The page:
Book Signings...

... are not like pulling teeth, not really; but they're not as glamorous as everybody thinks.

I assume that if I were as famous as, say, John Grisham, book signings could be a nice ego trip, what with groupies and adoring fans lining up around the block. In reality, book signings are boring. Most people would pass you by without acknowledging your existence. And if by chance they notice you or your books, they'd mouth the words of your book's title, then walk away quickly. And once in a blue moon, you might be lucky enough to get a smile from them.

And occasionally, like one in a hundred or two, you'd find a person approaching your table. Your palms start to sweat. Your throat starts to tighten. You pray that the person would be kind enough to just grab the book and run to the cashier. But alas! They actually speak to you. And your mind goes blank for a second before you understand what they actually said.

"What's your book about?"

OK, you can deal with that. You have the three-paragraph pitch memorized. You hope it sounds interesting...

"Oh, that's cool. Not something I'd read, though. Good luck."

*Gad* You've just been rejected! And you thought you didn't have to deal with rejections anymore, now that you're published. Reality sinks in fast. You've just become a frigging car salesman. You start to loathe yourself. You're scum.

The minutes become hours, and you start to hate being there. You're a side show, a strange-looking person sitting by a table in a corner of a book store somewhere in a crowded mall. And you notice that people would rather spend $4.55 on a latte and $20 on a pair of sunglasses than $14 on your book. Suddenly you wonder if what you do makes any sense. Maybe you should start selling gold-plated jewelry instead.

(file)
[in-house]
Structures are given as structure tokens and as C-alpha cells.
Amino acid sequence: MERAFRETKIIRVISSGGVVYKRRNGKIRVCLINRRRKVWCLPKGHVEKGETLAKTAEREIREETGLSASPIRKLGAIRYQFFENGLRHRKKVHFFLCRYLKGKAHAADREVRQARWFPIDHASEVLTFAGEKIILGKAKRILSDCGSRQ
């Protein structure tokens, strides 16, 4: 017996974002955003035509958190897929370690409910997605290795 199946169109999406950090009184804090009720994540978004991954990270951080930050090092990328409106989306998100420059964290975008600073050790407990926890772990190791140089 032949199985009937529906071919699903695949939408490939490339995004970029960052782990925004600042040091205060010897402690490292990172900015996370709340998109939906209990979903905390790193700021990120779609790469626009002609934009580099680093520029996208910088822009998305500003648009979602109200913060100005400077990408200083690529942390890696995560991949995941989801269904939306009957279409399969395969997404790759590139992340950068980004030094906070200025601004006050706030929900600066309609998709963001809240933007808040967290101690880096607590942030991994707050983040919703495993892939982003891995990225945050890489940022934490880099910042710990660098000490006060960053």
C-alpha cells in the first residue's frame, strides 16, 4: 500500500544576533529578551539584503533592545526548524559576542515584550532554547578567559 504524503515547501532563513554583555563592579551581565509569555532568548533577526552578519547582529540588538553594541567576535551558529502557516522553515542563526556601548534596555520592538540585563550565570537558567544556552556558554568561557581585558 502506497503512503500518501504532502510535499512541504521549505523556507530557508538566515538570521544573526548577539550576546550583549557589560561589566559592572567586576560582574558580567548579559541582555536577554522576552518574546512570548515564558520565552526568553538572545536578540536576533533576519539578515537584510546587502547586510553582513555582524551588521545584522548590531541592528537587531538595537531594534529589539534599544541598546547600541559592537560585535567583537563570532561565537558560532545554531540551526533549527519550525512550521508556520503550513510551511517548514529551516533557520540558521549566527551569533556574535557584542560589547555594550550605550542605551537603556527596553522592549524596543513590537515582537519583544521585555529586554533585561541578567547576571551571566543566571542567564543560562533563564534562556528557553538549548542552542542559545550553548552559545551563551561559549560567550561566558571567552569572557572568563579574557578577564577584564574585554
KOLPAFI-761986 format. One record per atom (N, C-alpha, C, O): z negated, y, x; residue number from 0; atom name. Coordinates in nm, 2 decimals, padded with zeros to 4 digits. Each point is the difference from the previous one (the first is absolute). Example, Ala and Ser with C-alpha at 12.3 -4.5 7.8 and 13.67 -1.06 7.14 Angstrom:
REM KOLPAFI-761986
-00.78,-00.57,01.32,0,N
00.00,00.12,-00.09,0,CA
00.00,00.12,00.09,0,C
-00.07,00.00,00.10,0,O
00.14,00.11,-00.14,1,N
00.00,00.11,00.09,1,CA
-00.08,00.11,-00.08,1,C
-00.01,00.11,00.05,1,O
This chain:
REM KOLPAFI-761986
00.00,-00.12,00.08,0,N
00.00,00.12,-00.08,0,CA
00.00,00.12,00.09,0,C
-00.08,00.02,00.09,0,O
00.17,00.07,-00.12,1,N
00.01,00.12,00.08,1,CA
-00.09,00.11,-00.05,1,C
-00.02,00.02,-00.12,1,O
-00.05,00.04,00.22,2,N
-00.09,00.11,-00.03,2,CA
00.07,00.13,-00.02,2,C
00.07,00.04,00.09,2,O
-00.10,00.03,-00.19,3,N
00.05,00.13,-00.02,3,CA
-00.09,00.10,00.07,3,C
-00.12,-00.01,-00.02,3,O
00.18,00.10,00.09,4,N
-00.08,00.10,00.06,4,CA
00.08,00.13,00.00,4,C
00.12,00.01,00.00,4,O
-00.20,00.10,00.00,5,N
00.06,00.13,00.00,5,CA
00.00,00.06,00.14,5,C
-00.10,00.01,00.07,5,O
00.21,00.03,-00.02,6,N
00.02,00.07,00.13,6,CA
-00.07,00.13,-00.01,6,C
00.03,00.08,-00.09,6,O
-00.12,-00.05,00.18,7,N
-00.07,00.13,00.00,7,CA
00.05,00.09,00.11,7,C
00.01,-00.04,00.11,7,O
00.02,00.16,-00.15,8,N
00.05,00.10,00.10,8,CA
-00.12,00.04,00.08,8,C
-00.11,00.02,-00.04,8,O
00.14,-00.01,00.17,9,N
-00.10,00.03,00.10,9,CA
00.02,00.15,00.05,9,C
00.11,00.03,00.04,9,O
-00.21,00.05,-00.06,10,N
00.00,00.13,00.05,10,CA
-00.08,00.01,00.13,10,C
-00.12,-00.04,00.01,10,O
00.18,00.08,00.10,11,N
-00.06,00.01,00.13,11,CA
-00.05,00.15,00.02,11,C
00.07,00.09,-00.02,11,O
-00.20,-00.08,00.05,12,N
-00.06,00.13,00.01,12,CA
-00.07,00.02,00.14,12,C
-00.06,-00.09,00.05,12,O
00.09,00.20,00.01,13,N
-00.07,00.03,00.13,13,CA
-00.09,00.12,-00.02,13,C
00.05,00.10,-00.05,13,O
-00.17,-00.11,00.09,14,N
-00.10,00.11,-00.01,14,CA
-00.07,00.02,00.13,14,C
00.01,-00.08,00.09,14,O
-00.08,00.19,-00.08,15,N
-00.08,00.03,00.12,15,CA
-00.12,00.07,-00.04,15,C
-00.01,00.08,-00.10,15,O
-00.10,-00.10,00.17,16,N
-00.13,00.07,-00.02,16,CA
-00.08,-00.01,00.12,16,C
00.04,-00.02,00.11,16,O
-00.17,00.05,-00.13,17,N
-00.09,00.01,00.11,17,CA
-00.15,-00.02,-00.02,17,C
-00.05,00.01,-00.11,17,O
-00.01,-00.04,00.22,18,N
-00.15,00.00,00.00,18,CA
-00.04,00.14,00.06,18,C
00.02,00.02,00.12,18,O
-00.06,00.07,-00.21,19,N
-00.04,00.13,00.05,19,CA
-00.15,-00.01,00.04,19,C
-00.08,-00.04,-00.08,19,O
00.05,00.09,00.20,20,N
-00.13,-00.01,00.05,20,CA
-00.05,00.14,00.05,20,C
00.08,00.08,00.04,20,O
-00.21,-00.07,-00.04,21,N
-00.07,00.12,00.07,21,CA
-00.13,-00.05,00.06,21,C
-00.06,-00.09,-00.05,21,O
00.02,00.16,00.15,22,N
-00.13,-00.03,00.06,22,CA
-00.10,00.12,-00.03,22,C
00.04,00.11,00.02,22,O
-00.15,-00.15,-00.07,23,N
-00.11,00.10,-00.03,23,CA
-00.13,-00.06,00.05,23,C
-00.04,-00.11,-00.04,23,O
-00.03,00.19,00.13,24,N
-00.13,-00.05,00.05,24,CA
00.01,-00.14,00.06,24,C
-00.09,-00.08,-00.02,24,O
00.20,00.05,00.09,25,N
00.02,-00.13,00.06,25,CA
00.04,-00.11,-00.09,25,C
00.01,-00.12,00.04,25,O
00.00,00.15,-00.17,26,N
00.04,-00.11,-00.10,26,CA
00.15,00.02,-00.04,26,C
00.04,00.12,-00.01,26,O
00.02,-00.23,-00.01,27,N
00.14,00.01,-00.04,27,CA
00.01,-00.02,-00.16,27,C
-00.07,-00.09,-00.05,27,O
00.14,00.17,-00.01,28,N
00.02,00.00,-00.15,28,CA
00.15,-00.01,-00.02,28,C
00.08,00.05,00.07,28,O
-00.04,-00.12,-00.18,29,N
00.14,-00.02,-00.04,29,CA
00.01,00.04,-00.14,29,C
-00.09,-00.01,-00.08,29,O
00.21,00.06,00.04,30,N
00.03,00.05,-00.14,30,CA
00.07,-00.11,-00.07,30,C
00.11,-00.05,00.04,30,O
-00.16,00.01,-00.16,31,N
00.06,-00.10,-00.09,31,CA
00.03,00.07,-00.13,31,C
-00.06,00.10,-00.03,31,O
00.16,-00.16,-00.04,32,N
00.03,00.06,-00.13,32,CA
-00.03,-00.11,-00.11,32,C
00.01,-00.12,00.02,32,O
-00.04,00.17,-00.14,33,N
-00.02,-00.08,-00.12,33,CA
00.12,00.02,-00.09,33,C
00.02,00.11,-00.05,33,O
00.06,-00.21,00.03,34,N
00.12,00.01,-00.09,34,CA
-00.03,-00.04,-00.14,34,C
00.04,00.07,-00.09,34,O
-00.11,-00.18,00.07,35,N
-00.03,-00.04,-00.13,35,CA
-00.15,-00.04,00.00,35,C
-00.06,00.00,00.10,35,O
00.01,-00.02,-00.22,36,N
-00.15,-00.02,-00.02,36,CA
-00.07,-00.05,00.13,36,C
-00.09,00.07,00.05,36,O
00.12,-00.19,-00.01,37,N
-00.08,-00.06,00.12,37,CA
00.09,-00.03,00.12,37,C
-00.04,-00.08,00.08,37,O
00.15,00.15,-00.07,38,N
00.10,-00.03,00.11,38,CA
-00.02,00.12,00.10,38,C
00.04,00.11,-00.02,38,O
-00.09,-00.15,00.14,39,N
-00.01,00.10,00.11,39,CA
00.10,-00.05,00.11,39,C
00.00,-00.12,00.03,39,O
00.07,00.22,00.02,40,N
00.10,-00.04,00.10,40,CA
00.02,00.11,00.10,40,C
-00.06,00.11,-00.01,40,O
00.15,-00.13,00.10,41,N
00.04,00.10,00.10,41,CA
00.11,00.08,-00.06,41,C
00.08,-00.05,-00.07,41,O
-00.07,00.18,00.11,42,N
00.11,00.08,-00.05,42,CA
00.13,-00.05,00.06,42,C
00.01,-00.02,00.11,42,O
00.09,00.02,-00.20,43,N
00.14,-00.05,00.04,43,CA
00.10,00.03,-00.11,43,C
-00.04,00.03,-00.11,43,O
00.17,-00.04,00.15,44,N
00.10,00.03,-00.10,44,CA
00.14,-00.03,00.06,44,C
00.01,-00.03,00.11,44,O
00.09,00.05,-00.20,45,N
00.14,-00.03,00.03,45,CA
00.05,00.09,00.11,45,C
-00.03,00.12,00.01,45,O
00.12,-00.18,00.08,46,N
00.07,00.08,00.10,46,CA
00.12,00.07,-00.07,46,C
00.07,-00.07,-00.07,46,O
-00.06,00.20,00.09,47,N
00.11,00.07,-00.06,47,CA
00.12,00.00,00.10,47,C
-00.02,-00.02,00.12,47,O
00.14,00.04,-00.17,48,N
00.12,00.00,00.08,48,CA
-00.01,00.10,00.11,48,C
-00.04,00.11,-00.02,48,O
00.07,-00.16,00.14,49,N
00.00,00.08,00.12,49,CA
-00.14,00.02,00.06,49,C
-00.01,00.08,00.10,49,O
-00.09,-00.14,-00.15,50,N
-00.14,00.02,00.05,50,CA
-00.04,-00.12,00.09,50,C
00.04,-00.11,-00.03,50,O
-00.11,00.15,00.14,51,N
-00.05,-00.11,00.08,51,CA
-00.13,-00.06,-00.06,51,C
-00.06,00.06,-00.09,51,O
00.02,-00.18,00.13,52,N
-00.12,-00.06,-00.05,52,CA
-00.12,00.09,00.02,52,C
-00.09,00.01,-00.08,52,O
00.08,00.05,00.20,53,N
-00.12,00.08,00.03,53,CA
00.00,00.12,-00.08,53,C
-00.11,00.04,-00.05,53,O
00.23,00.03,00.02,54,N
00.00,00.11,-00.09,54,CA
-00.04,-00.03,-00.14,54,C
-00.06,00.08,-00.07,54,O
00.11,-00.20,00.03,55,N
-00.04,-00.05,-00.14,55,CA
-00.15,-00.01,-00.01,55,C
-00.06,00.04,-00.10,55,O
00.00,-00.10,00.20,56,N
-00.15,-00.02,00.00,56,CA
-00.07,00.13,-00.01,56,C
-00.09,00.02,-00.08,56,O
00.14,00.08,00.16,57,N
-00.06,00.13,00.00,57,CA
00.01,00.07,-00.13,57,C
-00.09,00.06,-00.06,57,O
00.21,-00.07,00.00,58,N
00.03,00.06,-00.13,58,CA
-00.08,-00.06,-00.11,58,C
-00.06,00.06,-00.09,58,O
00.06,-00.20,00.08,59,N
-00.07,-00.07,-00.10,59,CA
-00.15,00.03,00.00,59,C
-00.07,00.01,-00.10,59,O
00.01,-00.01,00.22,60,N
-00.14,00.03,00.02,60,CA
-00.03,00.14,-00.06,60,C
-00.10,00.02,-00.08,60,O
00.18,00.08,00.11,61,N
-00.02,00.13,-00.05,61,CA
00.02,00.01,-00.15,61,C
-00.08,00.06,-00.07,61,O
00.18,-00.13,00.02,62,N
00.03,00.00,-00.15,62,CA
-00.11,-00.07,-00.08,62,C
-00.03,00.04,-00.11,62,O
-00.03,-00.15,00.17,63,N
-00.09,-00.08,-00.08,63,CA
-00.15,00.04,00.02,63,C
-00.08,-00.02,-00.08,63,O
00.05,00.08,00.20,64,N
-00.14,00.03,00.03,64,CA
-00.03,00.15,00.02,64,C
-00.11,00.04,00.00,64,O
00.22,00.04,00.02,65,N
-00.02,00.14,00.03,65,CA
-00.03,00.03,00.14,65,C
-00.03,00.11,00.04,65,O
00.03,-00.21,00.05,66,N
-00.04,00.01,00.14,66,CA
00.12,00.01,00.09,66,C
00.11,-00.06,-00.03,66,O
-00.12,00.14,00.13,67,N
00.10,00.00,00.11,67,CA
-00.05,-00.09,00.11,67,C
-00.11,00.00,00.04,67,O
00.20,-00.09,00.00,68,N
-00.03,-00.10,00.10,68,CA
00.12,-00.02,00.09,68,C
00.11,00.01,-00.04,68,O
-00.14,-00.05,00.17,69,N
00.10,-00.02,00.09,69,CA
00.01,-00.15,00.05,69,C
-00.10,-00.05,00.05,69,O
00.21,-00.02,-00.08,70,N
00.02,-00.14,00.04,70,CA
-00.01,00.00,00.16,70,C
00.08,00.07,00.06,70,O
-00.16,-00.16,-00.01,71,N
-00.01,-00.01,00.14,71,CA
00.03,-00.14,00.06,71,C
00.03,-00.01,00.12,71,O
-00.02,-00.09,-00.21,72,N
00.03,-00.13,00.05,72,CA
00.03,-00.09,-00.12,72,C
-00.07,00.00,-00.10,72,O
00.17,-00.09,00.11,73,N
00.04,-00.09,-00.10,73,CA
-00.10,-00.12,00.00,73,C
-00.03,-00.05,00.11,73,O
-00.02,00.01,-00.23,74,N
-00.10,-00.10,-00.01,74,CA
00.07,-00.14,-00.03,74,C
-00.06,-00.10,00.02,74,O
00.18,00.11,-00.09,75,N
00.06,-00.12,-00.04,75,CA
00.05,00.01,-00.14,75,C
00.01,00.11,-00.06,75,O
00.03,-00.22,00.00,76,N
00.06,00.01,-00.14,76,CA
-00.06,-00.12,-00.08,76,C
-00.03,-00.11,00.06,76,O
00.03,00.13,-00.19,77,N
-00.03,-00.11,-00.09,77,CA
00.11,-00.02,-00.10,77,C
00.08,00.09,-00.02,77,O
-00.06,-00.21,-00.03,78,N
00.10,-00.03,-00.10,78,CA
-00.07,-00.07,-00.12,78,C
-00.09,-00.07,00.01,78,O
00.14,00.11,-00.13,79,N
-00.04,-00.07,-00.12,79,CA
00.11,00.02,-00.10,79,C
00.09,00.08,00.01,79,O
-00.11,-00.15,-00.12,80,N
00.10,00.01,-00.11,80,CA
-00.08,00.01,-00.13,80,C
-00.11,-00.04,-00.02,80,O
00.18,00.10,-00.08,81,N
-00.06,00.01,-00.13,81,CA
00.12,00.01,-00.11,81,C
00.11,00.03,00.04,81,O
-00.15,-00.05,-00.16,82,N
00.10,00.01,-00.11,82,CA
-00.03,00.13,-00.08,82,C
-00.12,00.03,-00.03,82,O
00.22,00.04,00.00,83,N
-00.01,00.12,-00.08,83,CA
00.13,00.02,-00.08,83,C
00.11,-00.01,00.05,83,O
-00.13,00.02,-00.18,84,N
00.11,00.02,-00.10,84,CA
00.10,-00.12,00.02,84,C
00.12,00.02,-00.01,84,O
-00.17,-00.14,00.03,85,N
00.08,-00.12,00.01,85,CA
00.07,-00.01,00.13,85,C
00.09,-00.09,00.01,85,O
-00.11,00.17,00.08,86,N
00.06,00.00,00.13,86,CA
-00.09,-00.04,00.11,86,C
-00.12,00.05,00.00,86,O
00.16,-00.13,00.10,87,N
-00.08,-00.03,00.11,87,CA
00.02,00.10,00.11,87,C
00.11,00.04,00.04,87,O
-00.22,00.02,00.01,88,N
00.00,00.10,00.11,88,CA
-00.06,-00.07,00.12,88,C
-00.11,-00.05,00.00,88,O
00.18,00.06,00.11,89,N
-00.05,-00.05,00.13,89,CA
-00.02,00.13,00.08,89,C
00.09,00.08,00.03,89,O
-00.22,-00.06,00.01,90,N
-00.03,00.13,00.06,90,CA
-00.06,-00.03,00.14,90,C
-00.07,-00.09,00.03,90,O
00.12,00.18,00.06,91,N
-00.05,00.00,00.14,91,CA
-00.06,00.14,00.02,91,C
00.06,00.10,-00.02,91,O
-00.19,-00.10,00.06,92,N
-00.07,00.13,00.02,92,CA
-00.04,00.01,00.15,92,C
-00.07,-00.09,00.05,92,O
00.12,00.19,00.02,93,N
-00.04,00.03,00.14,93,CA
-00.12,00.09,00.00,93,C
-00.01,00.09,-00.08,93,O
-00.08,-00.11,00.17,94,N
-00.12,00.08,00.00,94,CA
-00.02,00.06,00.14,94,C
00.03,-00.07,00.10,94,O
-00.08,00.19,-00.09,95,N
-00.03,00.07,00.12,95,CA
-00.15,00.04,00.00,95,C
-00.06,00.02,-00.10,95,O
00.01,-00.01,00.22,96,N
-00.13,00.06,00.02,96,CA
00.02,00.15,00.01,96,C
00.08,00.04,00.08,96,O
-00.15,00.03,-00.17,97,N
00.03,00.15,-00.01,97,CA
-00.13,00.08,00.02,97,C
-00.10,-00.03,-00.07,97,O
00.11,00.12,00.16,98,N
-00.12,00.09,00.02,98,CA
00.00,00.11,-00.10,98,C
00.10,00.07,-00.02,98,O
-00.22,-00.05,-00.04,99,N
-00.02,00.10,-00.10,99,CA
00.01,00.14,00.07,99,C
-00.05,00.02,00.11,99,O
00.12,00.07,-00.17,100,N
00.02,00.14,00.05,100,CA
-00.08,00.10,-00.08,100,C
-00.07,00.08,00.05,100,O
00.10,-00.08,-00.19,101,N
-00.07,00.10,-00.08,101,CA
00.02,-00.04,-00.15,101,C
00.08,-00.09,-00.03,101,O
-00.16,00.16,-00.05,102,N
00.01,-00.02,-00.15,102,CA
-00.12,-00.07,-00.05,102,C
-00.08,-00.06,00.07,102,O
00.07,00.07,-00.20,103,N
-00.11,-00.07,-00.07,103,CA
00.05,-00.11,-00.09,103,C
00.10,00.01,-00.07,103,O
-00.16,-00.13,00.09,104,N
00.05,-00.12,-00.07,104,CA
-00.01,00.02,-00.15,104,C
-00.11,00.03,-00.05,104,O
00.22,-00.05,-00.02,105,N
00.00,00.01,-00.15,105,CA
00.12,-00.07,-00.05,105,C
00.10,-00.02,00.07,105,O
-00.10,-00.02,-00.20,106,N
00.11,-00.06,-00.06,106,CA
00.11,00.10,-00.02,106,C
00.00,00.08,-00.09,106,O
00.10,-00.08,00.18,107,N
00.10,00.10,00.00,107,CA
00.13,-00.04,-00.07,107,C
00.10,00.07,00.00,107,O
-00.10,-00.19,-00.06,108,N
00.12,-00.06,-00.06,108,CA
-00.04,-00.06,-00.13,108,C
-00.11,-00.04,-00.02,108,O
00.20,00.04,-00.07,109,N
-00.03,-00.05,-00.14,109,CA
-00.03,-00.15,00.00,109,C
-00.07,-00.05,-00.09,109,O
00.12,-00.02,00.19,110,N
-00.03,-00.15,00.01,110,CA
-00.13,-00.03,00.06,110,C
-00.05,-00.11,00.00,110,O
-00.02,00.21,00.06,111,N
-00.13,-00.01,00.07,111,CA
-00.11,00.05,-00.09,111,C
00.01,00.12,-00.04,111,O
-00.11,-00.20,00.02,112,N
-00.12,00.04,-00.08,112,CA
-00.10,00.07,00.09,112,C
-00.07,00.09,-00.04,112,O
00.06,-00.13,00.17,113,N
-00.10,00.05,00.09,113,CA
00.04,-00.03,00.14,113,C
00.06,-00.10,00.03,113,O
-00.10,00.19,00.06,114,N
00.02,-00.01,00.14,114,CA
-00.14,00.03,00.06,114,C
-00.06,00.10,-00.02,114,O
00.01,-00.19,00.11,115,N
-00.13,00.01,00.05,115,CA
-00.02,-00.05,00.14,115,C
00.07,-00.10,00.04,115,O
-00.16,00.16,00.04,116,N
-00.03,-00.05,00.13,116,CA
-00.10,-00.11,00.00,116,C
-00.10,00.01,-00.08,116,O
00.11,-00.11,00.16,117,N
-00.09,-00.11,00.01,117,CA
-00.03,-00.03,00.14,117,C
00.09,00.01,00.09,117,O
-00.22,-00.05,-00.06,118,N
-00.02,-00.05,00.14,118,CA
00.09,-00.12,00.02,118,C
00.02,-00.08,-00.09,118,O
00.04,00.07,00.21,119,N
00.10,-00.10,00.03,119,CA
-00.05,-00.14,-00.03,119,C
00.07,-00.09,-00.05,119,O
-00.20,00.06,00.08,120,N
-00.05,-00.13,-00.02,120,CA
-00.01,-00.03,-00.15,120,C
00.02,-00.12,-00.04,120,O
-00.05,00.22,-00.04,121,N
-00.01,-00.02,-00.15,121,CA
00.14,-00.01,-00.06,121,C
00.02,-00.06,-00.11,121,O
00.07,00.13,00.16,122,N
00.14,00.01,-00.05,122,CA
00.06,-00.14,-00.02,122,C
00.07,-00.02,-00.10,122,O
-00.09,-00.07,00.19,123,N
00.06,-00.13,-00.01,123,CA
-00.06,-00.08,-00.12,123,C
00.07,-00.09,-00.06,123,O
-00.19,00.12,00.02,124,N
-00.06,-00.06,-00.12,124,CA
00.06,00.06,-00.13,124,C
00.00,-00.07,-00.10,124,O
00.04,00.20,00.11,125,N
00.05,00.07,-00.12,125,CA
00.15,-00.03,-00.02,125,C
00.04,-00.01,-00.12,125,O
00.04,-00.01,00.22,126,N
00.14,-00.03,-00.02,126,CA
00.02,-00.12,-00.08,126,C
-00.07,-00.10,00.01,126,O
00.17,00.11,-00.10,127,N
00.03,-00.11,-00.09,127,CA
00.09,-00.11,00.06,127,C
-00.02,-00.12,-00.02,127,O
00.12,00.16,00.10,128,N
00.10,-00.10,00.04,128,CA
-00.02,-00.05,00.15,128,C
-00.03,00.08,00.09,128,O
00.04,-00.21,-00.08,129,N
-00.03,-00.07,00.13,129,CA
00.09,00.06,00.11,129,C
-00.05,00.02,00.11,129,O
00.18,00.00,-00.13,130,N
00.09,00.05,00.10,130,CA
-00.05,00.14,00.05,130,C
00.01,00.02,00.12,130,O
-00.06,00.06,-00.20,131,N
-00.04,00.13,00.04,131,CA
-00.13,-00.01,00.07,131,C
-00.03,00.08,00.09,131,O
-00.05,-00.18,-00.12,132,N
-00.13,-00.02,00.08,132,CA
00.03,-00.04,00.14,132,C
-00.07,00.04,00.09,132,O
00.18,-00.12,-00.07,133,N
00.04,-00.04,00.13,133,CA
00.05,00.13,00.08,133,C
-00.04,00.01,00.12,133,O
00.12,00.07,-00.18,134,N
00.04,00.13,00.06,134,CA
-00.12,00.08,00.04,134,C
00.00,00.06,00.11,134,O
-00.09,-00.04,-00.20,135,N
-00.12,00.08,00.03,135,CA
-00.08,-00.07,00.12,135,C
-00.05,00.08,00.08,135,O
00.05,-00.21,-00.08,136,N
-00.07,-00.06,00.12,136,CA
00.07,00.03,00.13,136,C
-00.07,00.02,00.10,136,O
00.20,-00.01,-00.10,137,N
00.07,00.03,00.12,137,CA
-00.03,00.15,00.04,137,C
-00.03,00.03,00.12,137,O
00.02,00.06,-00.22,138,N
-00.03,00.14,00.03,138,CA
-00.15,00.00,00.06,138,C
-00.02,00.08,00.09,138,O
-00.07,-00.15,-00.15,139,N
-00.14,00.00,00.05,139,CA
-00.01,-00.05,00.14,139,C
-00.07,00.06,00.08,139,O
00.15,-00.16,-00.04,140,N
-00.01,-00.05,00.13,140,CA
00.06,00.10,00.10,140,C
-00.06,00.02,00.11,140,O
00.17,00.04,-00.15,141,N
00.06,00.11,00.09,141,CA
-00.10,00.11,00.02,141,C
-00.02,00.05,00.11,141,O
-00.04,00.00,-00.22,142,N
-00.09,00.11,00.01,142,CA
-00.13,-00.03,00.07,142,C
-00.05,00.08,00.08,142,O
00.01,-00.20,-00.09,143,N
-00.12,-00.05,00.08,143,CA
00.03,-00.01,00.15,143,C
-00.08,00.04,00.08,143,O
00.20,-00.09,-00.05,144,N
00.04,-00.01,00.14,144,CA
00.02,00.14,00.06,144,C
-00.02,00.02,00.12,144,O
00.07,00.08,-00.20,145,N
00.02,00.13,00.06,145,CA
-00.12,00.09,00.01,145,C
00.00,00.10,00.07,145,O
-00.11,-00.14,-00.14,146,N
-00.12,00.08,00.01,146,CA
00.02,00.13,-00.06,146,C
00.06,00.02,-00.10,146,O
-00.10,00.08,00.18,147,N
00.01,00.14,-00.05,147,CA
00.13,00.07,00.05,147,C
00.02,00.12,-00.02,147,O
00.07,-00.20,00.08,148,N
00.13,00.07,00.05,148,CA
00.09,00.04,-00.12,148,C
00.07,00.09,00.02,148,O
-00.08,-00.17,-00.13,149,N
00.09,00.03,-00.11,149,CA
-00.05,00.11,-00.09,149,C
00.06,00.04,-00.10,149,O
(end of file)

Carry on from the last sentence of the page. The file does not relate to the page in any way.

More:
Then it happens. An angel shows up in the form of a housewife and her teenage son, or a man with glasses who looks like he actually reads. Then come these beautiful words:

"That's interesting. I'll get one and would you please sign it for me?"

Your heart beats faster and your face feels warmer. Then you find yourself shaking as you hold that pen and try to remember what that person just told you his or her name was... You want to make sure you spell their names correctly. "That's D-A-V-E, correct?" And you feel like an idiot asking someone to spell DAVE, and you feel like a bigger idiot because you forget all the witty things you're suppose to inscribe in the book; instead, you write "Enjoy!"


Now the angel thanks you and leaves with a smile and your 4-year-old baby. You feel good. You feel validated and appreciated. Finally, being a writer doesn't seem so pointless anymore. A total stranger is going to curl up with your book tonight... or tomorrow... some day...

Until you realize you just made $1.50 in royalties. The girl working at the Arby's across from you has made more than you just did in the last 50 minutes.

Glamour my ass.

Then you remember: It's not about the money or fame. It's about doing what you believe in. It's about telling stories and creating something that might entertain someone, or better yet, change someone's life. It can't be measured in dollars and cents. You're a published author and you have earned your right to sit there like an idiot at a table in a corner of a book store somewhere in a crowded mall where no one takes notice.

And I tell you: It's worth it.



jason evans said…
Ray, how's is going? I haven't been by for a little while.